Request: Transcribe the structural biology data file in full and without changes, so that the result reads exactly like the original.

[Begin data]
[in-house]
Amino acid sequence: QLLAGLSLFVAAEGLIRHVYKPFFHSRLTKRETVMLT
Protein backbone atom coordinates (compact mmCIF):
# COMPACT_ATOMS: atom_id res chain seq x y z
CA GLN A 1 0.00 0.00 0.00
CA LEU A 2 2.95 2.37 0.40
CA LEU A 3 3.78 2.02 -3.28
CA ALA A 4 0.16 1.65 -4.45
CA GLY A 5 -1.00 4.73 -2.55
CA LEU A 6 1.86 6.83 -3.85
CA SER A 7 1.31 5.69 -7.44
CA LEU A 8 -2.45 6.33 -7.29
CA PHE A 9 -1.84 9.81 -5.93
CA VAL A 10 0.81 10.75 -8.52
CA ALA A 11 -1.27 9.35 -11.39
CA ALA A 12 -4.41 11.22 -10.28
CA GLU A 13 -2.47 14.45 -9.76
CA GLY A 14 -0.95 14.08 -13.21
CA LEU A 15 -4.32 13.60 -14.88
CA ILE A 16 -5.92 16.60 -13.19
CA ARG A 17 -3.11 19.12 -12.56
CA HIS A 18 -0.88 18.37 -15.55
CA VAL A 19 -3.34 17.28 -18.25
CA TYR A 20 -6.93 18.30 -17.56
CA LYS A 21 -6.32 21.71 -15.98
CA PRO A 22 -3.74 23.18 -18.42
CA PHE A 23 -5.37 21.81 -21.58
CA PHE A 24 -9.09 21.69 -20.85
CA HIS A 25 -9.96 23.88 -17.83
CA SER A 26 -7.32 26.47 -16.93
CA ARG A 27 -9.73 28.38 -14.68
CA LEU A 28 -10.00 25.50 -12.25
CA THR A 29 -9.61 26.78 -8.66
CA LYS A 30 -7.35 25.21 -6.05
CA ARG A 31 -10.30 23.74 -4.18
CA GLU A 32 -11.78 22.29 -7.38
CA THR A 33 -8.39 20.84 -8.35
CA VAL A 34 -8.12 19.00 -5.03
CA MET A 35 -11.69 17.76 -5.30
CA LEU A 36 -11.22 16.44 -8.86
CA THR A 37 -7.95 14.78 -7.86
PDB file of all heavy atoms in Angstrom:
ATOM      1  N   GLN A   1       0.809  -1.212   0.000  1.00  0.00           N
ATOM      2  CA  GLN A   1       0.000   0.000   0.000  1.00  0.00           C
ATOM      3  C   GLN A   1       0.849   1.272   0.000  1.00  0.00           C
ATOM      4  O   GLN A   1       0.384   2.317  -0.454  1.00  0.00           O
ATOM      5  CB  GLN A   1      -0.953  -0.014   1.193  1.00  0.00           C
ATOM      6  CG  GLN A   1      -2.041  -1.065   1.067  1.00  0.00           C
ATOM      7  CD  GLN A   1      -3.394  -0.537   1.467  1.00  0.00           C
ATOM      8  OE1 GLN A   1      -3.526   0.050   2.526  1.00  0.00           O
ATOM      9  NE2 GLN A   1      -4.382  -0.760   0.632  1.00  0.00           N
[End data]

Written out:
[in-house]
Amino acid sequence: QLLAGLSLFVAAEGLIRHVYKPFFHSRLTKRETVMLT
Protein backbone atom coordinates (compact mmCIF):
# COMPACT_ATOMS: atom_id res chain seq x y z
CA GLN A 1 0.00 0.00 0.00
CA LEU A 2 2.95 2.37 0.40
CA LEU A 3 3.78 2.02 -3.28
CA ALA A 4 0.16 1.65 -4.45
CA GLY A 5 -1.00 4.73 -2.55
CA LEU A 6 1.86 6.83 -3.85
CA SER A 7 1.31 5.69 -7.44
CA LEU A 8 -2.45 6.33 -7.29
CA PHE A 9 -1.84 9.81 -5.93
CA VAL A 10 0.81 10.75 -8.52
CA ALA A 11 -1.27 9.35 -11.39
CA ALA A 12 -4.41 11.22 -10.28
CA GLU A 13 -2.47 14.45 -9.76
CA GLY A 14 -0.95 14.08 -13.21
CA LEU A 15 -4.32 13.60 -14.88
CA ILE A 16 -5.92 16.60 -13.19
CA ARG A 17 -3.11 19.12 -12.56
CA HIS A 18 -0.88 18.37 -15.55
CA VAL A 19 -3.34 17.28 -18.25
CA TYR A 20 -6.93 18.30 -17.56
CA LYS A 21 -6.32 21.71 -15.98
CA PRO A 22 -3.74 23.18 -18.42
CA PHE A 23 -5.37 21.81 -21.58
CA PHE A 24 -9.09 21.69 -20.85
CA HIS A 25 -9.96 23.88 -17.83
CA SER A 26 -7.32 26.47 -16.93
CA ARG A 27 -9.73 28.38 -14.68
CA LEU A 28 -10.00 25.50 -12.25
CA THR A 29 -9.61 26.78 -8.66
CA LYS A 30 -7.35 25.21 -6.05
CA ARG A 31 -10.30 23.74 -4.18
CA GLU A 32 -11.78 22.29 -7.38
CA THR A 33 -8.39 20.84 -8.35
CA VAL A 34 -8.12 19.00 -5.03
CA MET A 35 -11.69 17.76 -5.30
CA LEU A 36 -11.22 16.44 -8.86
CA THR A 37 -7.95 14.78 -7.86
PDB file of all heavy atoms in Angstrom:
ATOM      1  N   GLN A   1       0.809  -1.212   0.000  1.00  0.00           N
ATOM      2  CA  GLN A   1       0.000   0.000   0.000  1.00  0.00           C
ATOM      3  C   GLN A   1       0.849   1.272   0.000  1.00  0.00           C
ATOM      4  O   GLN A   1       0.384   2.317  -0.454  1.00  0.00           O
ATOM      5  CB  GLN A   1      -0.953  -0.014   1.193  1.00  0.00           C
ATOM      6  CG  GLN A   1      -2.041  -1.065   1.067  1.00  0.00           C
ATOM      7  CD  GLN A   1      -3.394  -0.537   1.467  1.00  0.00           C
ATOM      8  OE1 GLN A   1      -3.526   0.050   2.526  1.00  0.00           O
ATOM      9  NE2 GLN A   1      -4.382  -0.760   0.632  1.00  0.00           N